another correction along the way, I think the market is poised to go
higher." And higher it has gone and higher still it will
I recently sent a note to all of
my clients. Please indulge for me a moment as I share part of what I
wrote. "I think I last [wrote to you] in May shortly after the
“Flash Crash”. I told you all at the time to remain calm, that
markets go up and they go down, and that I believed that better
times lay ahead of us. To back that up, I started buying some stocks
on your behalf. Indeed, I’ve put a lot of your money to work this
year at a few key times. I was a big buyer in March after the
February correction. Then I stepped up again and bought after the
May correction and “Flash Crash”. I held firm, not selling a thing
during the June swoon, then stepped up once again in October and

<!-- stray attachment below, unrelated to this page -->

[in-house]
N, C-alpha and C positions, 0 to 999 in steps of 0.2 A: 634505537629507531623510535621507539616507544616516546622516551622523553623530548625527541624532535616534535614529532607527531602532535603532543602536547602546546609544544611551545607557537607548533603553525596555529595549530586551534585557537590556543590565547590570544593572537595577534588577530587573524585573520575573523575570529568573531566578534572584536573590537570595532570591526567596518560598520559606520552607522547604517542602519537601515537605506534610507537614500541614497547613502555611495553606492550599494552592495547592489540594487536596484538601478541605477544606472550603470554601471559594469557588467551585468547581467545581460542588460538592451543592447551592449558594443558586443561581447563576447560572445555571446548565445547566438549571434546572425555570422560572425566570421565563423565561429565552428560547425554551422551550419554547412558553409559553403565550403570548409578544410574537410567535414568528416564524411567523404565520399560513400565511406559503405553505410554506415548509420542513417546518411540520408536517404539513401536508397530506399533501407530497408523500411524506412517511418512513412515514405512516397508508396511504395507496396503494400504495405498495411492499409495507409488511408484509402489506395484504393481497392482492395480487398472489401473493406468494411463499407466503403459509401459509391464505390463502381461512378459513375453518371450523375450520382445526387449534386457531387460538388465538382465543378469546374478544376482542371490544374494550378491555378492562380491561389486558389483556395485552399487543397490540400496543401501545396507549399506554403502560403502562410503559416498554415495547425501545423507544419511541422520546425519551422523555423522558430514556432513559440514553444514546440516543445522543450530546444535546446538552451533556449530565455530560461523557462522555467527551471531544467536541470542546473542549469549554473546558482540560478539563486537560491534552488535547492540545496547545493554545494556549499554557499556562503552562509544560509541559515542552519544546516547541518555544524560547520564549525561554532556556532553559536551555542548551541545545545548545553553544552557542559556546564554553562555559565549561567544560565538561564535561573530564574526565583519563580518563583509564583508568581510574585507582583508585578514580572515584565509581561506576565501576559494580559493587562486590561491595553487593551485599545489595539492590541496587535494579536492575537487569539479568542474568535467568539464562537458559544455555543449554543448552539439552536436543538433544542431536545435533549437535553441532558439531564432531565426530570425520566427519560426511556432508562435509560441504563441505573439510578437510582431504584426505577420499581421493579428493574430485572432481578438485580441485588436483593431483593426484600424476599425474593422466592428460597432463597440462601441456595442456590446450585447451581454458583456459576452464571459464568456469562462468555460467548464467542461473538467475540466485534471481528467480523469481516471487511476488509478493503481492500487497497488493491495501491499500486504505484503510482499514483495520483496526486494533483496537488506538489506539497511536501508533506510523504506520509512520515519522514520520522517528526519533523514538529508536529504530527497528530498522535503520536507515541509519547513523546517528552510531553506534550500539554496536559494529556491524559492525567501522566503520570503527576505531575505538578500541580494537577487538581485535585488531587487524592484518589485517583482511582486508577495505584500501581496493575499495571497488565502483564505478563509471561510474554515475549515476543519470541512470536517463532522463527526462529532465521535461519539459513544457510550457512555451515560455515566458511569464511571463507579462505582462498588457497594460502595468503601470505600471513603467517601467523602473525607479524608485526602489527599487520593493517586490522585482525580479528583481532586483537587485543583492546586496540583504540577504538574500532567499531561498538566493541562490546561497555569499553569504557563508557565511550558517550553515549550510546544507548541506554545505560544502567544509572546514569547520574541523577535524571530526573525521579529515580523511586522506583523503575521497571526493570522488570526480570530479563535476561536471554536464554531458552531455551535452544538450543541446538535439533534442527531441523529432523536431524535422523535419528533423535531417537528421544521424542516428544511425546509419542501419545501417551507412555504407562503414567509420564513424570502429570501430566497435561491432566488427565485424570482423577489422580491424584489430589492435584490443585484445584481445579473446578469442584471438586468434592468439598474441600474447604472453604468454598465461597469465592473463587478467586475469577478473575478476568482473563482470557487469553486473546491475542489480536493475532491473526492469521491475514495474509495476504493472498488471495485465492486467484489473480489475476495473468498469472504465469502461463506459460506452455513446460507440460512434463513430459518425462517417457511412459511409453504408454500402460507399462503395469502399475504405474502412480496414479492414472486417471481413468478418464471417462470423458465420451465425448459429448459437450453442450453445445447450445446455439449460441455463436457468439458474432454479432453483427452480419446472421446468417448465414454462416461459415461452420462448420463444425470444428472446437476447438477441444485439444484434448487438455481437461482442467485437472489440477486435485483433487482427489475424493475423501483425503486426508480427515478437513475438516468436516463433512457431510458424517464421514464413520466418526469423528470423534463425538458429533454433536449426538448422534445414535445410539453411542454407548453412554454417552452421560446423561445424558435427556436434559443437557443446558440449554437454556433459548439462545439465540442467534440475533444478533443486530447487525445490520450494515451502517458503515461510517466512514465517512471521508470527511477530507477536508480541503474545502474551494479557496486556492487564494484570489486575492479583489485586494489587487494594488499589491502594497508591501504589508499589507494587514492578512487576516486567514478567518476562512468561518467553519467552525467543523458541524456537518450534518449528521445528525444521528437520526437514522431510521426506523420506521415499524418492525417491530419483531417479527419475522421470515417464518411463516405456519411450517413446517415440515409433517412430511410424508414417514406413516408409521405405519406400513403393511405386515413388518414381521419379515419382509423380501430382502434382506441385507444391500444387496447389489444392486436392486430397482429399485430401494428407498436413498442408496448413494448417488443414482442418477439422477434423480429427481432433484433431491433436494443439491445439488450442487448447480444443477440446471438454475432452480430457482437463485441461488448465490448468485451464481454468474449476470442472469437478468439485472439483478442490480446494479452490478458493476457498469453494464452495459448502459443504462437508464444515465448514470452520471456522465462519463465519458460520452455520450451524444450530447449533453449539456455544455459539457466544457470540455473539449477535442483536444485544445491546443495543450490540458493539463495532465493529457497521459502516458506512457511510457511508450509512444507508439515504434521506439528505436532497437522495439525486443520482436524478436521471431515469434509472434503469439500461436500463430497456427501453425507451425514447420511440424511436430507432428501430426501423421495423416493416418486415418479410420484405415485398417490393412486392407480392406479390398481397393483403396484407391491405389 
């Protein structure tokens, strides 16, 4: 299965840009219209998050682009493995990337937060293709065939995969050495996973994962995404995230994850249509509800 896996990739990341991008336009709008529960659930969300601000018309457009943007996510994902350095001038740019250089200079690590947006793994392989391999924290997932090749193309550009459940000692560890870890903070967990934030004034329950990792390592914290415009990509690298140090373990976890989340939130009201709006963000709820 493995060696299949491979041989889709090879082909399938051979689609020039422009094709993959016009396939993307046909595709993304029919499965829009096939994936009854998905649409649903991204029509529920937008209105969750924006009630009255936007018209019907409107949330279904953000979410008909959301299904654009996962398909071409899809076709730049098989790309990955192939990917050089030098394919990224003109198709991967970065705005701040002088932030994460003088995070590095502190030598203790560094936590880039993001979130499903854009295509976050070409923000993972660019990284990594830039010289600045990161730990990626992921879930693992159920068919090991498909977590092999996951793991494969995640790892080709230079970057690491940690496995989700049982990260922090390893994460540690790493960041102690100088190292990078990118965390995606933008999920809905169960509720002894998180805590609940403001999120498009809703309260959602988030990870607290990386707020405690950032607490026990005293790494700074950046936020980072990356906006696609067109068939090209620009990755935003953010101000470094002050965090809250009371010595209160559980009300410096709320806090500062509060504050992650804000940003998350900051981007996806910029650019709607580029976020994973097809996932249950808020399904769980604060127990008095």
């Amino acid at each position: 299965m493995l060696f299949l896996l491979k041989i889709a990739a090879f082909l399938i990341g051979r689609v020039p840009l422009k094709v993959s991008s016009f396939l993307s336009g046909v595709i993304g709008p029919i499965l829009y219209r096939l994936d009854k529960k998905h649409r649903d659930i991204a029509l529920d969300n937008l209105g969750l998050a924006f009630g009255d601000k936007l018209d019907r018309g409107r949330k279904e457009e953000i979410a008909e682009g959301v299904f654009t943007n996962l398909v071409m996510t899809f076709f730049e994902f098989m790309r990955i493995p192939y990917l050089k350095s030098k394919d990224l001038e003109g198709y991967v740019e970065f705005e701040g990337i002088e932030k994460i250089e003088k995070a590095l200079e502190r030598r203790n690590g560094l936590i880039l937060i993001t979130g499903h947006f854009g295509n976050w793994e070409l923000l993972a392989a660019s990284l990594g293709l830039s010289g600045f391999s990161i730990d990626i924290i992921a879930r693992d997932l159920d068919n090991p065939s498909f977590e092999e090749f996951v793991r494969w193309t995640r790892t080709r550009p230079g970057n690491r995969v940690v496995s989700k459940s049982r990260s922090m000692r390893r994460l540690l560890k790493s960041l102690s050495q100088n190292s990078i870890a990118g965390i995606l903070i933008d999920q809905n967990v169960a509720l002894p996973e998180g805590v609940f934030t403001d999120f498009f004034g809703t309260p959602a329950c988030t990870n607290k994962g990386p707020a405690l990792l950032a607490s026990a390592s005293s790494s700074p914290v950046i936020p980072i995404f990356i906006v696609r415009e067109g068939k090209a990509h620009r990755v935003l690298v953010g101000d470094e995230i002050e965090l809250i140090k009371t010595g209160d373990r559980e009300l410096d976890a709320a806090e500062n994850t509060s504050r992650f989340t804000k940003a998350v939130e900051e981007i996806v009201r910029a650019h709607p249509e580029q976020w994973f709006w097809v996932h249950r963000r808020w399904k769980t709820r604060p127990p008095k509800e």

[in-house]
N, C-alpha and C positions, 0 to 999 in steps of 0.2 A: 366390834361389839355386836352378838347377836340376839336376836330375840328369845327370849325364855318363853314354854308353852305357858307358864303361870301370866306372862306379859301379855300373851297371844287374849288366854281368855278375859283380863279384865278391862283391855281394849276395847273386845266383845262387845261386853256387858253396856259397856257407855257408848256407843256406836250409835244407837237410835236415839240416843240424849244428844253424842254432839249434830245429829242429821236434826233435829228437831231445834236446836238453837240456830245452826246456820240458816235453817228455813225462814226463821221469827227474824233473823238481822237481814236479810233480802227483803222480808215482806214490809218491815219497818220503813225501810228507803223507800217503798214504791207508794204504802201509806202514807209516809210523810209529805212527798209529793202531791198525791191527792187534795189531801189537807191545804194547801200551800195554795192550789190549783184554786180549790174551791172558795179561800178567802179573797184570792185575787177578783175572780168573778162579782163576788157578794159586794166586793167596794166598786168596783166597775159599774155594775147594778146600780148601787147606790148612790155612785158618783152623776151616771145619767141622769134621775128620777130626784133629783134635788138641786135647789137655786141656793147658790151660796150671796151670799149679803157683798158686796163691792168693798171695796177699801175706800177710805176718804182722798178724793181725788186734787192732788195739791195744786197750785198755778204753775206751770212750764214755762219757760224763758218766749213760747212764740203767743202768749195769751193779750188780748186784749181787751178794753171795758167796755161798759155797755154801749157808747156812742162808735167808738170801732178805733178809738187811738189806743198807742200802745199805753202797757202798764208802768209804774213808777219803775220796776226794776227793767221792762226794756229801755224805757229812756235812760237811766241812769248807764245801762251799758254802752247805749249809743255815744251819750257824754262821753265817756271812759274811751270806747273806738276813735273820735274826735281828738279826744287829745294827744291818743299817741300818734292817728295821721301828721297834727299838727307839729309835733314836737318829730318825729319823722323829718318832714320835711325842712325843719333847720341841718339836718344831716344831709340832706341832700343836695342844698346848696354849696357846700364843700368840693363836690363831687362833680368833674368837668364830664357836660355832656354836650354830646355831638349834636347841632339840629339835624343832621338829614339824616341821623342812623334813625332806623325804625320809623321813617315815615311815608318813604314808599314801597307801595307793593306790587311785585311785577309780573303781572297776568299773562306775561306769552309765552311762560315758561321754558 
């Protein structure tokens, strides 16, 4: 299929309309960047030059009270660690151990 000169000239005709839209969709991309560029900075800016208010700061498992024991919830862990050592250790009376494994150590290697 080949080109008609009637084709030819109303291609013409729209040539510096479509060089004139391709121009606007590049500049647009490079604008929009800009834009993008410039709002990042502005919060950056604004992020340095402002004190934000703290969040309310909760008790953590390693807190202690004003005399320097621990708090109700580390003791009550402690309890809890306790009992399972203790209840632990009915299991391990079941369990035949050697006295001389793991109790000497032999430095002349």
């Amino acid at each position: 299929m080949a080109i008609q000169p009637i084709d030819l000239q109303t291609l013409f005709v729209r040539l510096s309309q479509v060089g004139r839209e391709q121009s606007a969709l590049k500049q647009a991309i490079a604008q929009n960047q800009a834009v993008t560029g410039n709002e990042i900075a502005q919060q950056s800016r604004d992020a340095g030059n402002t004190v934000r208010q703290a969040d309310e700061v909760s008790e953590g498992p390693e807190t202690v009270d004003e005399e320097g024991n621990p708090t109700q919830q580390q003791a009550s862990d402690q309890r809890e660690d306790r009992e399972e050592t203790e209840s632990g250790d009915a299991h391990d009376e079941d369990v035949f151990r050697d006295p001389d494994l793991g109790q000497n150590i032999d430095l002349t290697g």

bought in a big way. WAM had a cash holding of about $4.3M at the
end of February. At the end of October, that was down to about
$1.5M. Only time will tell if my timing has been good, but the short
term results so far are in our favor."
In addition to my buying, I have
used this rally to sell a couple of my weaker holdings in order
to redirect those funds to stronger positions. I've also been
culling some of my losses in order to offset any capital
gains so that my clients will pay little to no taxes come next
Personal News and
Not only is summer over,
but I think Indian summer is just about done too. Peak foliage has
passed, Halloween is over and Thanksgiving is just around the
corner. Fall is in full swing and winter seems to be beckoning
already. I am so NOT ready for the cold weather. And don't forget,
this weekend we must set our clocks back one hour to mark the end of
daylight savings time.
The kids have each settled into a
comfortable groove with school. Nola is getting better and better at